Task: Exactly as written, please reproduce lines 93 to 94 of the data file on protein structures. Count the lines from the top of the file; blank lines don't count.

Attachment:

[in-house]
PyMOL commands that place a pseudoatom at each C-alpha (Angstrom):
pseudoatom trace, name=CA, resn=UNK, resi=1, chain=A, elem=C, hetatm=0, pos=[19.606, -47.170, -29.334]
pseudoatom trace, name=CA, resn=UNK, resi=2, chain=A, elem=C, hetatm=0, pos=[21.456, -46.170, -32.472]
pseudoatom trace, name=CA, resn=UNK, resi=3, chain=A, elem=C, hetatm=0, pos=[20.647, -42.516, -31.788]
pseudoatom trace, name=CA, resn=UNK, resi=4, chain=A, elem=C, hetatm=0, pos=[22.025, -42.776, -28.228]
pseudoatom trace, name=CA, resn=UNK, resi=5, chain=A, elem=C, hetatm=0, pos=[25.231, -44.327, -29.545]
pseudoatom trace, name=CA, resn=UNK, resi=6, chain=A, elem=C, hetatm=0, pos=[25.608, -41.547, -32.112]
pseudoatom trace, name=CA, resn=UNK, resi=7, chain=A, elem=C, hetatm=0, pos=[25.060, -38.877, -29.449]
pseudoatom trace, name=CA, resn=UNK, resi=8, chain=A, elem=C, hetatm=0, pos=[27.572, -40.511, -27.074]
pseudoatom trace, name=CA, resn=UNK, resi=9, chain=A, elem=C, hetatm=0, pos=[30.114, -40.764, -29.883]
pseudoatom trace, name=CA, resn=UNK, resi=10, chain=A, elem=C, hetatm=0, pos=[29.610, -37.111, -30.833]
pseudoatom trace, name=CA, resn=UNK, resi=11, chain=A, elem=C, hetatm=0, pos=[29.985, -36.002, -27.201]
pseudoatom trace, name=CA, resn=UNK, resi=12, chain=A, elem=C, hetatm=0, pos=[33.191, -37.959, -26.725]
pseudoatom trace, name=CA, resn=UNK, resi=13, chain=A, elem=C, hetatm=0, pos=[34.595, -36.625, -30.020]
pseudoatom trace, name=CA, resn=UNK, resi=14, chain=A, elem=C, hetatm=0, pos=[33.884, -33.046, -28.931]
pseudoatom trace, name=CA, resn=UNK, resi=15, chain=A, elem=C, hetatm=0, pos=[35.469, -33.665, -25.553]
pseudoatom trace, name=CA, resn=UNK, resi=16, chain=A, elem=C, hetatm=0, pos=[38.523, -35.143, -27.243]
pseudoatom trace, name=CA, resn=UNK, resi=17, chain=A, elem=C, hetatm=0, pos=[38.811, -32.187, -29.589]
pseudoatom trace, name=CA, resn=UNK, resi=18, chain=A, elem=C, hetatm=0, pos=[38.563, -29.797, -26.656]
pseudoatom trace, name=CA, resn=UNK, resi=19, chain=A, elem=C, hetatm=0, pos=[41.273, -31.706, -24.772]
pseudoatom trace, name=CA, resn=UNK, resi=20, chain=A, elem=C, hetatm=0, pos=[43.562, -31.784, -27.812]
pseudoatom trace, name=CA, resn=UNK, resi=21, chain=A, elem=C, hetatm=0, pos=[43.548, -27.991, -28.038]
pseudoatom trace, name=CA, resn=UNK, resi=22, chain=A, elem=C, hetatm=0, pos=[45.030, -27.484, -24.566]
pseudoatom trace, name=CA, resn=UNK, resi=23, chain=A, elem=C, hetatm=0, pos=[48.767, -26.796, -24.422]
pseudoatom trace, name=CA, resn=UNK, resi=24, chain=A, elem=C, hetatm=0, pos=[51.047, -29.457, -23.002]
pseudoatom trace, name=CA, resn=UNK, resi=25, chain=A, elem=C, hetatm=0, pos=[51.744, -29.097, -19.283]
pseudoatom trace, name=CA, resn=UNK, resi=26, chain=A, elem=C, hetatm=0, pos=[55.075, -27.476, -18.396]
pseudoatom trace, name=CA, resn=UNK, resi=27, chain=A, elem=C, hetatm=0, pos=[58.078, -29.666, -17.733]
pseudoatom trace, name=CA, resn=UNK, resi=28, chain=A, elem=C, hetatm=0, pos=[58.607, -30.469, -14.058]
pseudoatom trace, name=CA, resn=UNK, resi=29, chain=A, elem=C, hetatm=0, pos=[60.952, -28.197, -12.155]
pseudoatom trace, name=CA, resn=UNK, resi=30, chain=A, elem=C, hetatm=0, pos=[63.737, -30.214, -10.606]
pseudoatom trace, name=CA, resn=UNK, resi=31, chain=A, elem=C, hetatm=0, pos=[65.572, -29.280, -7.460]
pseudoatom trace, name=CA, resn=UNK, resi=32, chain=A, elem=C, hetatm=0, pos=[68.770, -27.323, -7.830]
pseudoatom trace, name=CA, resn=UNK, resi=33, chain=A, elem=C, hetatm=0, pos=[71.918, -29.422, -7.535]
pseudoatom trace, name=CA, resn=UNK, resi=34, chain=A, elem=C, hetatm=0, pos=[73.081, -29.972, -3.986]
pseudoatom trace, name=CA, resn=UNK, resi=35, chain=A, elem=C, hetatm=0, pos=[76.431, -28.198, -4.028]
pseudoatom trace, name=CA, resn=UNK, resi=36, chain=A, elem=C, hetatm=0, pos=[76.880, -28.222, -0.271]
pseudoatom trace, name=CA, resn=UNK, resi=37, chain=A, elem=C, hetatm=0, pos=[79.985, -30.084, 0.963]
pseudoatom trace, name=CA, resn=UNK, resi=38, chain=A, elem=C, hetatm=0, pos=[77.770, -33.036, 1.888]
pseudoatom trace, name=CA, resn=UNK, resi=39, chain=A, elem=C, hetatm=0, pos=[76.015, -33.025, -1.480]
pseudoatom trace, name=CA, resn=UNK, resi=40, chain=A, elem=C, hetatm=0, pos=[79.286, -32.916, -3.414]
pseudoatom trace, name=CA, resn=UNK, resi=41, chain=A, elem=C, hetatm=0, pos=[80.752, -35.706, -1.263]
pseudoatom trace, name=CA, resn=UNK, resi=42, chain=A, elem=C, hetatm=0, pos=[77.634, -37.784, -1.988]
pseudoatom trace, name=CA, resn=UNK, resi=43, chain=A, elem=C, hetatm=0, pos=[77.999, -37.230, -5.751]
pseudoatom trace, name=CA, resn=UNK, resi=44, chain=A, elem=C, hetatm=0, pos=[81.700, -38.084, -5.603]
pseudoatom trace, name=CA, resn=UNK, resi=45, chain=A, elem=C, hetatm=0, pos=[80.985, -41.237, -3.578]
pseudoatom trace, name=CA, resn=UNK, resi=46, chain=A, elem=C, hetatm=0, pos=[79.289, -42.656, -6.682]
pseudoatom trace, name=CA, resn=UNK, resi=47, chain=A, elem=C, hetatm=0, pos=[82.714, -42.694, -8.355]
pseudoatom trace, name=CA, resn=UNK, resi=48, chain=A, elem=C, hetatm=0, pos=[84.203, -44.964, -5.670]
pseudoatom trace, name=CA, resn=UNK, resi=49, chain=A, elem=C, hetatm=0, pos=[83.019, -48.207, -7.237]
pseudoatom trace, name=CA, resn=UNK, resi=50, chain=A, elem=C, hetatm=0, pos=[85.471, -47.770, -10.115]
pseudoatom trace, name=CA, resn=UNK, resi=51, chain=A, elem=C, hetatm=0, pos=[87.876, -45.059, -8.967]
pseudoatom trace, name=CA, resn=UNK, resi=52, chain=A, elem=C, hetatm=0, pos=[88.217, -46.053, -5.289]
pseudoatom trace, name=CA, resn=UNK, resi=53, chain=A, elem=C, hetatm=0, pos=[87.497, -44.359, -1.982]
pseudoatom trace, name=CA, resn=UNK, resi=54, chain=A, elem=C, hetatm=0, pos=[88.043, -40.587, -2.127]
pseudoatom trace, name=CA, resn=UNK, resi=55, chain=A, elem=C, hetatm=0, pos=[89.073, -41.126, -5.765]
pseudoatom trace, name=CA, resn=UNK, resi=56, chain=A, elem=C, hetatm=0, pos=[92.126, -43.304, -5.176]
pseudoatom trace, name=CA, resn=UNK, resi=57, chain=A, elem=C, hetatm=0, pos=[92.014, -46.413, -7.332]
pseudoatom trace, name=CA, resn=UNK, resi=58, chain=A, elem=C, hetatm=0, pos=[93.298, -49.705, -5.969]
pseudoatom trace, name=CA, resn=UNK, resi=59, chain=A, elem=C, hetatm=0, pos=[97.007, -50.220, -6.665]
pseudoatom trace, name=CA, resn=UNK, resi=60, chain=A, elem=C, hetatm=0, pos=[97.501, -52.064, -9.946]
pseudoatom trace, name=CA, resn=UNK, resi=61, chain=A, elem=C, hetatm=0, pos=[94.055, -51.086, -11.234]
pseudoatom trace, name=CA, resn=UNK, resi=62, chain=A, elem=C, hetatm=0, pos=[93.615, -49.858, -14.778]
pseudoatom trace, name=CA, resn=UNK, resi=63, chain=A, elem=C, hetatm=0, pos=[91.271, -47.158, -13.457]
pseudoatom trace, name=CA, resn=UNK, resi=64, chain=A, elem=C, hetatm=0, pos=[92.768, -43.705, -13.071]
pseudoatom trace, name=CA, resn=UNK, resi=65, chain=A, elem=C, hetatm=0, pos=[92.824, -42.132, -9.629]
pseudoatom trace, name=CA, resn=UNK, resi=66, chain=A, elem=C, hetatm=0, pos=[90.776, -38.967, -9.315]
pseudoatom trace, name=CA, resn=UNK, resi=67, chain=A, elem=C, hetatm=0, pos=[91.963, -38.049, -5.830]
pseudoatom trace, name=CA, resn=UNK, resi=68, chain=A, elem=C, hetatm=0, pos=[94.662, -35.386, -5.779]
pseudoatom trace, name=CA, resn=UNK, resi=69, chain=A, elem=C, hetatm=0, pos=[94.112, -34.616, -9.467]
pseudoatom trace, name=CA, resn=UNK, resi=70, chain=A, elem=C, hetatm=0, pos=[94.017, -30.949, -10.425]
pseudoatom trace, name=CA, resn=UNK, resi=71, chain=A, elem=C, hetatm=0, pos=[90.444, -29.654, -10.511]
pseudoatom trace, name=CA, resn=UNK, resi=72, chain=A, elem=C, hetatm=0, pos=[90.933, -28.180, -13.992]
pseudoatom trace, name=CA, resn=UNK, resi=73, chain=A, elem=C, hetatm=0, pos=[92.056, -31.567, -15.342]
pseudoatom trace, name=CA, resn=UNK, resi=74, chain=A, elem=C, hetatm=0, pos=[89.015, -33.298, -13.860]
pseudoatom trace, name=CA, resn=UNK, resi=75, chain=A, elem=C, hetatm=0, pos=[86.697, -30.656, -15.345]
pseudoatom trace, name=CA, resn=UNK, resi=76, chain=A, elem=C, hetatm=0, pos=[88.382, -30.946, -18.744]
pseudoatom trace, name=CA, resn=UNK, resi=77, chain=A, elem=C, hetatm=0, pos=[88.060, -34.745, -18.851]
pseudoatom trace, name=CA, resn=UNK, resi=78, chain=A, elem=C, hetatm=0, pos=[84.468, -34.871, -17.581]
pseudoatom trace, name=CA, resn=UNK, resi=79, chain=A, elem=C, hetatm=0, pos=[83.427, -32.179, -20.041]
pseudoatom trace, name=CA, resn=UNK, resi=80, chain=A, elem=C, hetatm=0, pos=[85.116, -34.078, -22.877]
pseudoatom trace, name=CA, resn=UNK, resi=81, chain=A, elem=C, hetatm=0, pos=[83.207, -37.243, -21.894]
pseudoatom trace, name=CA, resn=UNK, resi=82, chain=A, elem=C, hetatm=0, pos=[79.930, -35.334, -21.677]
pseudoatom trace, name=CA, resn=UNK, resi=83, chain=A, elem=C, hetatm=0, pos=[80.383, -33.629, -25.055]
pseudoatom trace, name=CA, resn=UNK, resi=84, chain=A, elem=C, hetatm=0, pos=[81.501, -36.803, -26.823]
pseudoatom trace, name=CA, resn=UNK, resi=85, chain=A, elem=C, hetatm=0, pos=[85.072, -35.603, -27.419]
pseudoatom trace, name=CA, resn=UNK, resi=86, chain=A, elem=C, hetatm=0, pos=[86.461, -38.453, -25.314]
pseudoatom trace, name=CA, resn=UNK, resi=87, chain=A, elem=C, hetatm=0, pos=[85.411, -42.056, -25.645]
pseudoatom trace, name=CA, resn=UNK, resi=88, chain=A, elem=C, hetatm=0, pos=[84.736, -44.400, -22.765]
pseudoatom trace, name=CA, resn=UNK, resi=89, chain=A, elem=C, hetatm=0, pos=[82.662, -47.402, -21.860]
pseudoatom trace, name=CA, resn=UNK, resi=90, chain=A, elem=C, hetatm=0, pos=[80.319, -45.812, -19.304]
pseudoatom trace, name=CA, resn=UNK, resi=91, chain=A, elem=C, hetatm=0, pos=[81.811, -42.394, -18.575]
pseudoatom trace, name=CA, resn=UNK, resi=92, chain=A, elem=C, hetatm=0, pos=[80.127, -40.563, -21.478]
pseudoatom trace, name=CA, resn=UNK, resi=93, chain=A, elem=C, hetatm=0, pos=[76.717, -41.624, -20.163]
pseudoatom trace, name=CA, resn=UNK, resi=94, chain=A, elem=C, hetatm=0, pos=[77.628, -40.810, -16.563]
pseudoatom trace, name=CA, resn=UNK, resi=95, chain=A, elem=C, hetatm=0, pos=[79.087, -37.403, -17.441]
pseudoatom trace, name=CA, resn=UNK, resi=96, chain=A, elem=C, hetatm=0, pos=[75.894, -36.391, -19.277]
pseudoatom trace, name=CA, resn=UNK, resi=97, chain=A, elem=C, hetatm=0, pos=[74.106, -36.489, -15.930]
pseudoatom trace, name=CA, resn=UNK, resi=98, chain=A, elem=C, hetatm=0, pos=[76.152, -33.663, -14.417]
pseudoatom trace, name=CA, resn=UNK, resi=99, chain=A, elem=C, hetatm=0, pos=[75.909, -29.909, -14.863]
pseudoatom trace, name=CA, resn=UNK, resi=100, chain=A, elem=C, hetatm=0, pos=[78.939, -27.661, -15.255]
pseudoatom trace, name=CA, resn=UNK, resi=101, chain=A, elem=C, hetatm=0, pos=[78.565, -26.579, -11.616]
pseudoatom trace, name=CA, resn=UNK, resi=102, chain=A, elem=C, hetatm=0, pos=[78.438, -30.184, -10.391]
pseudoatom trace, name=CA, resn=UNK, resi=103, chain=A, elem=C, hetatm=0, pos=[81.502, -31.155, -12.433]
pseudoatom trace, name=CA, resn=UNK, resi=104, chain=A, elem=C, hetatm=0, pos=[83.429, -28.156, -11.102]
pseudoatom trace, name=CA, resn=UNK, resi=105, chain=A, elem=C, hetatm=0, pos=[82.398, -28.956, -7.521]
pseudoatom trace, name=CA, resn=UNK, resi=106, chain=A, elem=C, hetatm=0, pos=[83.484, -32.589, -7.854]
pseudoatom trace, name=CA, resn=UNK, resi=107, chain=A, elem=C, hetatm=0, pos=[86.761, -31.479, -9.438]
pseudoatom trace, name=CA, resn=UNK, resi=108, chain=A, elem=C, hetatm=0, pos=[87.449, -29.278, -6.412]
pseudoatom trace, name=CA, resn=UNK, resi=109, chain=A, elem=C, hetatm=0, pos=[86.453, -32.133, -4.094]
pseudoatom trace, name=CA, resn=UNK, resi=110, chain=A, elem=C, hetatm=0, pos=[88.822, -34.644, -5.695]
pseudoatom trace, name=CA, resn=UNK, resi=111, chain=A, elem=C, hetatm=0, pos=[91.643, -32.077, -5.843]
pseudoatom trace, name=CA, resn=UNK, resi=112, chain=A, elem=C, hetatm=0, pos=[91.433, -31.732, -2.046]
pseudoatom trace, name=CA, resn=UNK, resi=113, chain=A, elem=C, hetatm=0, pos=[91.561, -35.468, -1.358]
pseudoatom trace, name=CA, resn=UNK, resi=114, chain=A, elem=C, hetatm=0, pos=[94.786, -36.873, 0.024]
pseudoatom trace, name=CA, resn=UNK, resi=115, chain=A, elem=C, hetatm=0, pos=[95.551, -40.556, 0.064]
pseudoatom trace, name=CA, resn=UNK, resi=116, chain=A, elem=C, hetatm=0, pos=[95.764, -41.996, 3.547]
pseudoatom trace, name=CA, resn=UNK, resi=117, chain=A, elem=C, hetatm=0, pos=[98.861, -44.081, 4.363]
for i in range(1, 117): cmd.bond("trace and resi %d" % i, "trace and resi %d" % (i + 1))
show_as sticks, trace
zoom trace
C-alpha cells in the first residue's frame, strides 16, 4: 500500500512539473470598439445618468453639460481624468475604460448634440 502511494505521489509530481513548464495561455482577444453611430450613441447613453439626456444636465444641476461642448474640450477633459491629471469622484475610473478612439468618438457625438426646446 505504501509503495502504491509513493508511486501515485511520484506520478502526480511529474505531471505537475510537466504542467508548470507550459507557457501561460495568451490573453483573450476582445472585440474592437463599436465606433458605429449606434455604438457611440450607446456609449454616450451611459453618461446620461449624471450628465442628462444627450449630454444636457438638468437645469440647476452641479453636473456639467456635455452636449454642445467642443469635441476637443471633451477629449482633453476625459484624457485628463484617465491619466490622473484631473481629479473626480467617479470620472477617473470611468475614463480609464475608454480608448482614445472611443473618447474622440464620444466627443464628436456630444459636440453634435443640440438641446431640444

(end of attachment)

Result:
pseudoatom trace, name=CA, resn=UNK, resi=91, chain=A, elem=C, hetatm=0, pos=[81.811, -42.394, -18.575]
pseudoatom trace, name=CA, resn=UNK, resi=92, chain=A, elem=C, hetatm=0, pos=[80.127, -40.563, -21.478]